I don’t know about you, but the list of words that I can actually read is French is pretty short, spans the length of soufflé to the lyrics of “Lady Marmalade.” So, when I look at this website, I can just barely string enough cognates and context clues together to glean the most basic and yet exciting fact: there will be a Farm Hack event in France June 17th-19th!
But that’s really neither here nor there. The point is, there’s a farm hack in FRANCE. And we think that’s pretty freaking great. Maybe you read French. Maybe you live in France. Maybe you can glean more information from this than I can.
After receiving a SARE grant in partnership with UVM this past spring to improve functionality of our Tool documentation platform, this summer has been a big web development push for Farm Hack. We have just launched a re-design of the Tools section of the website. The new version is intended to make both documenting tools and finding the tool you are looking for easier and more effective.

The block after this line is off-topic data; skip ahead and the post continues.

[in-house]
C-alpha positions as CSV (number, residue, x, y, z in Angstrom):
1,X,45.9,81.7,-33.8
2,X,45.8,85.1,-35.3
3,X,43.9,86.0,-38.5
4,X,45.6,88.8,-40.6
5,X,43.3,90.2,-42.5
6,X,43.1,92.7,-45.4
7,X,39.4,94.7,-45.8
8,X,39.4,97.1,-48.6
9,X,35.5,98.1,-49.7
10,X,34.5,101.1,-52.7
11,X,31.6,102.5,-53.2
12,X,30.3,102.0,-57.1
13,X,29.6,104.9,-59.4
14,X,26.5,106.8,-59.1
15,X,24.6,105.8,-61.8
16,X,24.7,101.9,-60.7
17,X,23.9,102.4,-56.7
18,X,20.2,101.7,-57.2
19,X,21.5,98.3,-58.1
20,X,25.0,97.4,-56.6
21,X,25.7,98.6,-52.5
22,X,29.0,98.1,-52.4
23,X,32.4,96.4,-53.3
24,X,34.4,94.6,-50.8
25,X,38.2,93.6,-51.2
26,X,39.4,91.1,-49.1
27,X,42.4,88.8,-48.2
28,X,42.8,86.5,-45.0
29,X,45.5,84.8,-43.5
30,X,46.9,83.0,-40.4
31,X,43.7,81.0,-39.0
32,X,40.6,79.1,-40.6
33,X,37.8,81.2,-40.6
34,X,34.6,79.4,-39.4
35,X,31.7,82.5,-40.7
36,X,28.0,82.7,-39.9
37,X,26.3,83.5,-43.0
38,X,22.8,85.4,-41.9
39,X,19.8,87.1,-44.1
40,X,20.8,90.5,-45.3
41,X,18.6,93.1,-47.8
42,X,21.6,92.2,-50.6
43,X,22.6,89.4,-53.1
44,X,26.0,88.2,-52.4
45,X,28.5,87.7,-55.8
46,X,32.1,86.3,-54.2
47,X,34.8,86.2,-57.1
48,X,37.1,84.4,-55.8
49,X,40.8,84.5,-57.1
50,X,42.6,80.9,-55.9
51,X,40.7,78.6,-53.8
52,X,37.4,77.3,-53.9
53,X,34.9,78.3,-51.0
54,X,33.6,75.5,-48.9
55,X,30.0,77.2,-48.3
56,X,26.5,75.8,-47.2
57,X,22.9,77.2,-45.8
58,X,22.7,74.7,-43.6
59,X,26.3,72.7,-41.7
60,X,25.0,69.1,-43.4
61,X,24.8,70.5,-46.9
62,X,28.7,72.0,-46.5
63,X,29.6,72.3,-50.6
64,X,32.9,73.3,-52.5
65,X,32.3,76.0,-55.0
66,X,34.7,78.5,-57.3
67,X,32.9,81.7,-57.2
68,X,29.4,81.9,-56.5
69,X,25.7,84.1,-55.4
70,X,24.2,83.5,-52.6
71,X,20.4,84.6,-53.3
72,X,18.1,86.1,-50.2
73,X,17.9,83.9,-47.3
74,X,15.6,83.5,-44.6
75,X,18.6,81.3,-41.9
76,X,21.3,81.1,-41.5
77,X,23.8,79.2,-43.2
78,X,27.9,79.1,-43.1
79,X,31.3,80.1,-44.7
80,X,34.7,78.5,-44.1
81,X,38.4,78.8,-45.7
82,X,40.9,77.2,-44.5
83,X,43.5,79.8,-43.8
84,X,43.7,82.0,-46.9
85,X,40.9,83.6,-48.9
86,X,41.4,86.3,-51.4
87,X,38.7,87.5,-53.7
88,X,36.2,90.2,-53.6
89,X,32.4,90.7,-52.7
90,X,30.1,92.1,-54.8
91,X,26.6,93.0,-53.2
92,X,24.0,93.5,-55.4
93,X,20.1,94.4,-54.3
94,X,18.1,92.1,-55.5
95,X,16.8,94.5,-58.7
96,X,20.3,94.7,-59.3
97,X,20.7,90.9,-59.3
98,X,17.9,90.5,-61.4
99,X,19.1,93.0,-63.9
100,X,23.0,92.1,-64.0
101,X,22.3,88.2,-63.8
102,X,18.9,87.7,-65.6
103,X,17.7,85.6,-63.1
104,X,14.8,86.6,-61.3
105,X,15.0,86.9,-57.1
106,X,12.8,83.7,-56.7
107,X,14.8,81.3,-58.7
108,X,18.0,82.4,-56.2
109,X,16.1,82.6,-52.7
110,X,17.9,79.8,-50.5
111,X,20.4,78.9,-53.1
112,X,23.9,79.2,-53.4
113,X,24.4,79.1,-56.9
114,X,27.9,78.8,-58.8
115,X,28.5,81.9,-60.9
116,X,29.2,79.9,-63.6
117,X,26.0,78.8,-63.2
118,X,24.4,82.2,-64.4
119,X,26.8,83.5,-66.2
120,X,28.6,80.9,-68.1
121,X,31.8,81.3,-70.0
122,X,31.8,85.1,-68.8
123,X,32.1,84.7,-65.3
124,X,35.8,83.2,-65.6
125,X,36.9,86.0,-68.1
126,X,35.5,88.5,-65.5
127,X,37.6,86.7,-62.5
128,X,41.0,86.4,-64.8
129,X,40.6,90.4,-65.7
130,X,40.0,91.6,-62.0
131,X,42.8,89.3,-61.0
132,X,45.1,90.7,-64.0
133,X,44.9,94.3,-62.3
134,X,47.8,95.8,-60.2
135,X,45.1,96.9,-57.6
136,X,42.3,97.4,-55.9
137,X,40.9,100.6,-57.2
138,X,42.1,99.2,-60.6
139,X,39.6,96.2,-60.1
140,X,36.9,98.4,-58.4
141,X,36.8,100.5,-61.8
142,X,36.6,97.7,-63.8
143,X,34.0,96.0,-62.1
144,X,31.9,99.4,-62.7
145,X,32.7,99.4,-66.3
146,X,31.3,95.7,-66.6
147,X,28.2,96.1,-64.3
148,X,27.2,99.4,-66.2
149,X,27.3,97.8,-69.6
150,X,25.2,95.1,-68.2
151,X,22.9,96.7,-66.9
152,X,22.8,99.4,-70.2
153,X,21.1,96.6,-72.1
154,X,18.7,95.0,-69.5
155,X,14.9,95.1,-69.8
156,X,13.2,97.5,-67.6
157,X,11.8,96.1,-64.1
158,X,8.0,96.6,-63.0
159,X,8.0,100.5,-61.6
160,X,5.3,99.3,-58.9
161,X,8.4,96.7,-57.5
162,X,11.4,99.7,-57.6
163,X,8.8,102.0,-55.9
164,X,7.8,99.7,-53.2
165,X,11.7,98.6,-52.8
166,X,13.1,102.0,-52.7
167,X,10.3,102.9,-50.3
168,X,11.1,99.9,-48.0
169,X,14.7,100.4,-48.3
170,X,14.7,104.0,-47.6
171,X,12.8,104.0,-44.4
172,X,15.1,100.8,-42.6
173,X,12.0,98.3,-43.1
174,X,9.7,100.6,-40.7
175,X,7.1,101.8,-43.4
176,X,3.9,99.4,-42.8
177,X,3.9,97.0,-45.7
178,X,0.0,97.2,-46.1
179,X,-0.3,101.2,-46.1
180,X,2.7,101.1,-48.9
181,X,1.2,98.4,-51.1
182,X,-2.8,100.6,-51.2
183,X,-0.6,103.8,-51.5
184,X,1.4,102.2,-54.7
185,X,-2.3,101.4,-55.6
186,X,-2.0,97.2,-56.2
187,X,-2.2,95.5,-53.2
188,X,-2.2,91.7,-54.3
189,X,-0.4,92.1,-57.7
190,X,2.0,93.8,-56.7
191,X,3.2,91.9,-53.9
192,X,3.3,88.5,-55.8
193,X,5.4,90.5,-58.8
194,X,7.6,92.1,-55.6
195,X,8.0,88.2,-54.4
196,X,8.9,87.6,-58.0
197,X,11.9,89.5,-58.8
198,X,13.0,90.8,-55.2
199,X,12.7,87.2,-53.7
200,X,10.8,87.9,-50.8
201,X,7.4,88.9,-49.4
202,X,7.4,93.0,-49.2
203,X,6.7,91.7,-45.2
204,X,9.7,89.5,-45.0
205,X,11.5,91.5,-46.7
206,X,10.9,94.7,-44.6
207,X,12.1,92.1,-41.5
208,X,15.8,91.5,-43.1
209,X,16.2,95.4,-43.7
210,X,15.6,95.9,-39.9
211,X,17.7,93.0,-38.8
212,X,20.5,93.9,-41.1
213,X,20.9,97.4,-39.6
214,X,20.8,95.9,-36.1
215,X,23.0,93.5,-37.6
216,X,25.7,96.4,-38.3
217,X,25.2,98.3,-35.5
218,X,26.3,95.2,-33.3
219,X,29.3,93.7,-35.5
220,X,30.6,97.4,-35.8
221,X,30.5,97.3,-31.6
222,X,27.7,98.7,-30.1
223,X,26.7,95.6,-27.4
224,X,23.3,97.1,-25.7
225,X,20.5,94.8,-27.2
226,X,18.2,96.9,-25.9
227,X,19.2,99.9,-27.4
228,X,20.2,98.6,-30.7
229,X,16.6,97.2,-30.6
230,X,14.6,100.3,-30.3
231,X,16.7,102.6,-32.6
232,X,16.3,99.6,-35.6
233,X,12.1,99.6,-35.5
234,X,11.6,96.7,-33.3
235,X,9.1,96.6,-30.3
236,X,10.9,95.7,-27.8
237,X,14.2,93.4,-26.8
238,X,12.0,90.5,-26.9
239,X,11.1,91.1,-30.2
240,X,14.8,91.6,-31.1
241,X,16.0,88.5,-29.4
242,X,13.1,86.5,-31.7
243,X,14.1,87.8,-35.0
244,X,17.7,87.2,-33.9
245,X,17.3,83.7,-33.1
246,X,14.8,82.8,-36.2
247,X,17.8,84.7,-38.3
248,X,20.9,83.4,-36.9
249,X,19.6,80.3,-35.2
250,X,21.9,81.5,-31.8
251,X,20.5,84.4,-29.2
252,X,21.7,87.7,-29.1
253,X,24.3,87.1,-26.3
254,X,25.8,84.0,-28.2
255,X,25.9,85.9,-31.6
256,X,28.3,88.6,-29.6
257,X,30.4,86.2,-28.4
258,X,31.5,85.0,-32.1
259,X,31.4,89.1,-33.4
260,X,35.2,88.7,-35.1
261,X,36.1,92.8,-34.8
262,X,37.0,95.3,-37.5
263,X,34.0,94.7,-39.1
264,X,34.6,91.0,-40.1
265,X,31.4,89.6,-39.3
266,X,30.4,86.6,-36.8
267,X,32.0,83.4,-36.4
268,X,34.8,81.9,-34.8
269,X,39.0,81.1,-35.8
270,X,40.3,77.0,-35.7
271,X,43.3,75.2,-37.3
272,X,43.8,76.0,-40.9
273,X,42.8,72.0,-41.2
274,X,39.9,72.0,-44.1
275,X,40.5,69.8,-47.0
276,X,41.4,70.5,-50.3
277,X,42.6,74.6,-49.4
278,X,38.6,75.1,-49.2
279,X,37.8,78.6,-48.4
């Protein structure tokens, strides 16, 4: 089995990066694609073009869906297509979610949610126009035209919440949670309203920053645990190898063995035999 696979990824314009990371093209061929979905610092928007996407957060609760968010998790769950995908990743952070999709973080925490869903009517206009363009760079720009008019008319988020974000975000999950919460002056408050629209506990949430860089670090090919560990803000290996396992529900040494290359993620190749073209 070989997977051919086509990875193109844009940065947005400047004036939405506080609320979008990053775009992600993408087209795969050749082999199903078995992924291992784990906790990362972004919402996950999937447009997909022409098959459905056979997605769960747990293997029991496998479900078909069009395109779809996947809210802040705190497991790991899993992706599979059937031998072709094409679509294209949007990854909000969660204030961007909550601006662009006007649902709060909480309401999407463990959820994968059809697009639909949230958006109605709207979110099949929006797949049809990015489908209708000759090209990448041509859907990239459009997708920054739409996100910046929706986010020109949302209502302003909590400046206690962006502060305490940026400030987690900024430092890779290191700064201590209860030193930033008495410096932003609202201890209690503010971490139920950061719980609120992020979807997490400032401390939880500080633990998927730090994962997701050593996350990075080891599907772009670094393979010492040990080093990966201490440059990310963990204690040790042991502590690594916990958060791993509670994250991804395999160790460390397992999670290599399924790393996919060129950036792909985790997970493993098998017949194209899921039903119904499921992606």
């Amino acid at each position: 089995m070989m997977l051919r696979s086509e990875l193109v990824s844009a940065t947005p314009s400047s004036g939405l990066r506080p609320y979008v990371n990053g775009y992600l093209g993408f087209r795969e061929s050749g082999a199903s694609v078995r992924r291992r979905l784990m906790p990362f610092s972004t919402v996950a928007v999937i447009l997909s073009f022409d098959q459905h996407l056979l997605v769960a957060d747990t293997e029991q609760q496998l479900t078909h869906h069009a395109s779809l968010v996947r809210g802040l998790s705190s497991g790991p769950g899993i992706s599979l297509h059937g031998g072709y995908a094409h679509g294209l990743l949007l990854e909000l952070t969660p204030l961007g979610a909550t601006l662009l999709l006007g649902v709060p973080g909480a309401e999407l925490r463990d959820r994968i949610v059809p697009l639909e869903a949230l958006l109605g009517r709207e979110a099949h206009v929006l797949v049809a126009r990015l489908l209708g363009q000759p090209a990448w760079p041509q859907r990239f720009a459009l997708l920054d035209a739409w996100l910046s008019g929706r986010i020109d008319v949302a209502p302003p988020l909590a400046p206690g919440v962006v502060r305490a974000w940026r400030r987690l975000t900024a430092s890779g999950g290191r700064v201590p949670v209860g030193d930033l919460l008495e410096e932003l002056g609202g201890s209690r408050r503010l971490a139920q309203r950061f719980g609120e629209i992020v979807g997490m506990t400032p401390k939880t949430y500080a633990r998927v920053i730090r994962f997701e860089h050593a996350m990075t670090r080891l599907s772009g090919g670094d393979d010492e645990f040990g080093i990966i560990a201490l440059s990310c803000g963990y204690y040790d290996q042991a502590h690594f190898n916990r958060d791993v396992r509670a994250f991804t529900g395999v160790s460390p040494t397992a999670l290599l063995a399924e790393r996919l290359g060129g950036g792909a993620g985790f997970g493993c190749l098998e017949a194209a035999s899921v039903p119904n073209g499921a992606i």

New Tool Library Features:
Smartphone and tablet friendly
Improved Tool Search functionalities
Easier documentation process
New “like” and “I have built this” buttons on tool pages
“It’s art. It’s protest. It’s celebration. And, who knows? It may even be a practical way to get cargo to market.”
AND NOW, inspired by Sail Freight and Farm Hack, there will be a FoodBarge Hack lunch Friday Nov. 13, at NEWSAG‘s It Takes a Region Conference. The event’s organizer’s write:
“Together, we will envision an energy efficient, sustainable regional food system using our waterways. We will focus on how to connect mid-sized upstate farmers with underserved NYC neighborhoods using a barge on the Hudson River, and challenge the status quo. With your help, we want take real steps towards a viable alternative to food filled trucks on our roads.”